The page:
As McLaughlin put it, buyers will have a difficult choice right now: Lock yourself in at a low rate and settle for what’s on the market, or wait for your dream home and risk a higher interest rate.

“If you’re planning to find your dream home, it’s probably better to wait,” McLaughlin said. “But if you plan to trade in a few years, there’s no terrible time, other than low inventory, of course.”

Competition drives faster sales and higher prices

The tight inventory of homes for sale at the moment is met with a large swipe of eager buyers. And that’s a recipe for rising prices and offering wars.

The median prices were up year-over-year by 10.1% for the week ending August 15, according to a recent report by Realtor.com. This is the fastest growth in list prices since January 2018. Due to low interest rates, prices may rise faster.

And homes are coming at the rapid pace of the market. More than two-thirds of the homes sold in July were less than a month on the market, the National Association of Realtors reported. “That environment with quick decisions can challenge some buyers, especially first-timers who are new to the process,” said Danielle Hale, chief economist at Realtor.com.

The good news is that high prices may coax some sellers in the market, said Holden Lewis, housing and mortgage expert at personal finance site NerdWallet. More inventory in the market would keep an eye on prices and competition.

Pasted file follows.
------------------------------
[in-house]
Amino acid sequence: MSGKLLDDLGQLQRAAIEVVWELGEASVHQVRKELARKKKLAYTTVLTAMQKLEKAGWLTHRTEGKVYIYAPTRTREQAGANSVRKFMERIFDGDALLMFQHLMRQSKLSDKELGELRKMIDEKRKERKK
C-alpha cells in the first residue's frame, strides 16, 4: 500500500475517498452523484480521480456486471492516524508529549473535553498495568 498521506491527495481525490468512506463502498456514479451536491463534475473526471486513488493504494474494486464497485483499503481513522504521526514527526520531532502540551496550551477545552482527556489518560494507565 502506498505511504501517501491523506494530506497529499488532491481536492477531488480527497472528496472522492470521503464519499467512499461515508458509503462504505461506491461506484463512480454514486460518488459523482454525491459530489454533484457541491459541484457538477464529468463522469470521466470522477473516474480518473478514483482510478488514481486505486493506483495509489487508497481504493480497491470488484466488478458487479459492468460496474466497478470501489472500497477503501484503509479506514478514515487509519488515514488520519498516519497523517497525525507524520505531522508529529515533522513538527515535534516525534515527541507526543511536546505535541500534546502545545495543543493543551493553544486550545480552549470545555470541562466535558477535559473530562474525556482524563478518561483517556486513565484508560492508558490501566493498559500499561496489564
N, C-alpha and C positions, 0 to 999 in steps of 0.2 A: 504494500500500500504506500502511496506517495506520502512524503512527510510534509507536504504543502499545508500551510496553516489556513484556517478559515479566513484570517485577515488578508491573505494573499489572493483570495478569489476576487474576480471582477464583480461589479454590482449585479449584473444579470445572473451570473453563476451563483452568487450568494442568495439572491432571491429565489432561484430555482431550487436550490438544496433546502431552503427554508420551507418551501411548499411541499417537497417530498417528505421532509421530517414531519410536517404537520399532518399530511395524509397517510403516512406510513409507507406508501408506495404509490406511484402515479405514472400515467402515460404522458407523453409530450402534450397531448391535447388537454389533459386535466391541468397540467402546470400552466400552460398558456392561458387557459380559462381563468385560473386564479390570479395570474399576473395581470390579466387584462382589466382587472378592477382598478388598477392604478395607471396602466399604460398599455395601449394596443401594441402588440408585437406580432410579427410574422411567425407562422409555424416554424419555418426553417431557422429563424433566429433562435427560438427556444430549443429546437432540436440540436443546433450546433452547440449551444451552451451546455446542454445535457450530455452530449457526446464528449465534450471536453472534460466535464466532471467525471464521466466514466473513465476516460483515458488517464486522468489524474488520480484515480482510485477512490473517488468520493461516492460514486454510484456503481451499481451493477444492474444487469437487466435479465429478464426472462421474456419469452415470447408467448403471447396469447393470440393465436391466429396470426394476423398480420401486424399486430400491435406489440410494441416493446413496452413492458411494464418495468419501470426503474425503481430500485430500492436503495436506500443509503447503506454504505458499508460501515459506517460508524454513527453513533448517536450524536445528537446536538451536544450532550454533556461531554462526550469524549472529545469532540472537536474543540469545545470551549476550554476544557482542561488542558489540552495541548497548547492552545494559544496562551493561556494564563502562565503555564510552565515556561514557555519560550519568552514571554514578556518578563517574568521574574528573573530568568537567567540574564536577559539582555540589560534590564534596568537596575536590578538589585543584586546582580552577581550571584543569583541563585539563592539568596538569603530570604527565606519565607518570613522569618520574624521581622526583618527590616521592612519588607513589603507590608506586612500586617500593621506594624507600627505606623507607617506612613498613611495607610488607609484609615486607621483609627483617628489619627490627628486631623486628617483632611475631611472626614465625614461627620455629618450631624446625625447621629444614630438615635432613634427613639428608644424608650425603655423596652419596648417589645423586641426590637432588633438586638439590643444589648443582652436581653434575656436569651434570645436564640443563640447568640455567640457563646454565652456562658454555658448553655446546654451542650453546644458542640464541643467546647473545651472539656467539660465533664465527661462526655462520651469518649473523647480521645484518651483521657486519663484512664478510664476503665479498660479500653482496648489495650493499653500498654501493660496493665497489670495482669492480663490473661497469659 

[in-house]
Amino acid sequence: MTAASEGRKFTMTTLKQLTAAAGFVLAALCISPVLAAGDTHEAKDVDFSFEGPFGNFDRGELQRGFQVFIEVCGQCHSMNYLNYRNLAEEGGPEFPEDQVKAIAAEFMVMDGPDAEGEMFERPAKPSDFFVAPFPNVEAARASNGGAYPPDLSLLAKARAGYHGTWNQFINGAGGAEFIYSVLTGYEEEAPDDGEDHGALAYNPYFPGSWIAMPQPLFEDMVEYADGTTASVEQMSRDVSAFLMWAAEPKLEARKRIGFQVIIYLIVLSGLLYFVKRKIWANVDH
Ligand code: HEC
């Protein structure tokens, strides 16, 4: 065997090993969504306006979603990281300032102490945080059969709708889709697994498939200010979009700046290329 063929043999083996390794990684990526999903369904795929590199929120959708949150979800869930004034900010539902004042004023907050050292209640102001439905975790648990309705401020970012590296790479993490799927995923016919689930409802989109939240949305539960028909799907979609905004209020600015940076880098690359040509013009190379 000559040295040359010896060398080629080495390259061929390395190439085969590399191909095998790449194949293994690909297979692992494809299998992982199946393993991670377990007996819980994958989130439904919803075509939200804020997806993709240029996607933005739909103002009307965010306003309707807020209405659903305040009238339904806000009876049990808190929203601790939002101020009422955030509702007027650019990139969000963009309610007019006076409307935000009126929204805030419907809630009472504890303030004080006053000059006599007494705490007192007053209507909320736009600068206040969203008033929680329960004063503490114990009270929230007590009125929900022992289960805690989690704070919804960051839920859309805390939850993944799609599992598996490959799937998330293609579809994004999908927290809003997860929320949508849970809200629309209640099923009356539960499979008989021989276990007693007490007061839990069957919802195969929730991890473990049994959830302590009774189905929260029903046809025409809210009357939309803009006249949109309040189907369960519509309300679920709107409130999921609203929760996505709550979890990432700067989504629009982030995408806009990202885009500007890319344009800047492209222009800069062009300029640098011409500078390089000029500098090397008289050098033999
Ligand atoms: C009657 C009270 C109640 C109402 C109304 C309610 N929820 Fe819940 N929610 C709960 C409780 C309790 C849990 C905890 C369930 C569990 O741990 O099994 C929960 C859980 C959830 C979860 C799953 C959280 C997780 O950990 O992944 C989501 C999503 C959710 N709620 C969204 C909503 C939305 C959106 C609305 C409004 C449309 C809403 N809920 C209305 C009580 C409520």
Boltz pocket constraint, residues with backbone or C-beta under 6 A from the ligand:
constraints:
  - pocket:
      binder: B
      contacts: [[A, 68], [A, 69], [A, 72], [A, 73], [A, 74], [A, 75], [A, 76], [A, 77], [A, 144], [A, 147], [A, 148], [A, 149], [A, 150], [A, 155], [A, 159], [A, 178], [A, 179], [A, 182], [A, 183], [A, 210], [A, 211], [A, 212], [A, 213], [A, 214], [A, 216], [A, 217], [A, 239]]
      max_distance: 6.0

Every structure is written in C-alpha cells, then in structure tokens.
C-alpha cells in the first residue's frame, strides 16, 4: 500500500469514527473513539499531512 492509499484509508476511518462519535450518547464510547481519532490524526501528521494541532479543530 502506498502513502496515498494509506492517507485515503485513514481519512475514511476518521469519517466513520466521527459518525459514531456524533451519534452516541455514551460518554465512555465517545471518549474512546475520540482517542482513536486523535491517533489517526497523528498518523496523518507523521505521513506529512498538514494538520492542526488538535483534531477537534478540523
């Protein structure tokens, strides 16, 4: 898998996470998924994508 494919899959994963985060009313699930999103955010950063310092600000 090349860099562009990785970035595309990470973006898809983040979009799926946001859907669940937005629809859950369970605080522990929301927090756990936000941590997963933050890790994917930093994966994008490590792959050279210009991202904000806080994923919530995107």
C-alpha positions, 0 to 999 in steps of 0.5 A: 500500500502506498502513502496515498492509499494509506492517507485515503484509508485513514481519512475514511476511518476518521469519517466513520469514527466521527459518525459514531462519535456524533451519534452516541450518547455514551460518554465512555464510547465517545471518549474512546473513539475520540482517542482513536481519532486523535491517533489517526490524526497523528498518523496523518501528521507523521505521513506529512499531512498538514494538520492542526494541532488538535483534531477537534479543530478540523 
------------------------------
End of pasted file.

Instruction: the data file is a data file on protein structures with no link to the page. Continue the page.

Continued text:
Falling prices are not necessarily what buyers should expect. “If prices fall significantly and inventory increases dramatically, that means the economy has taken a hard turn for the worse and you may have priorities other than housing,” said Robert Frick, a business economist at the Navy Federal Credit Union.

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Where you live and the lifestyle you lead are important

Like any realtor you will tell, all real estate is local. That what happens in one city across or at the national level may not have much significance for what you will encounter in the housing market.

“Are you an owner moving from a fast growing real estate market… to a housing market where the pace is a little less frenzied? If so, then this might be a good time for you, ”said Hale.

For example, if you own a home in a New York City suburb but want to live closer to the action, say in Manhattan, now might be a great time to buy. In recent Zillow ZG,
+ 0.59%
report throws cool water on the common wisdom that people flee to the suburbs – with some exceptions. Zillow found that in most parts of the country suburban markets did not strengthen at a disproportionately faster rate than urban markets.

But in Manhattan, home values ​​are actually 4.2% lower than last year and properties are staying on the market longer.

Yet he is the biggest factor for most people in deciding whether to buy their lifestyle. Traditionally, most home-buying decisions revolve around milestones such as getting married, having children, or retiring. Millennials are growing their families and reaching their heyday of home-buying. And with more people working at home, the need for more space is a factor for many affluent buyers.

If you find yourself in that position, then experts suggest not to venture. If you have enough in savings to cover the down payment and additional cost of buying a home, pick yourself a low rate and look for a home that fits your needs.

On the other hand, if you are “between jobs or working in a sector that has been particularly hard hit by the recession, it may be a better time to wait,” Hale said.